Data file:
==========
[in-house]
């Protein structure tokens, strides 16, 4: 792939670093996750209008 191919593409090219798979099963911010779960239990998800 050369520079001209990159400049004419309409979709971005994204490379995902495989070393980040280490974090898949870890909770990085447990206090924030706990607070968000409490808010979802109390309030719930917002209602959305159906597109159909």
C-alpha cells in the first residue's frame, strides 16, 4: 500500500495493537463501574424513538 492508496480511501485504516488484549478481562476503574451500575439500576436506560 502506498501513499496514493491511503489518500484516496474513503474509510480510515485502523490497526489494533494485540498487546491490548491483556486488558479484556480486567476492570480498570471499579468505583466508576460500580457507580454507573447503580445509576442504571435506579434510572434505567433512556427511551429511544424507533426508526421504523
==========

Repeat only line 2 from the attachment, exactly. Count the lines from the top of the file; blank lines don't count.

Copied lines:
């Protein structure tokens, strides 16, 4: 792939670093996750209008 191919593409090219798979099963911010779960239990998800 050369520079001209990159400049004419309409979709971005994204490379995902495989070393980040280490974090898949870890909770990085447990206090924030706990607070968000409490808010979802109390309030719930917002209602959305159906597109159909």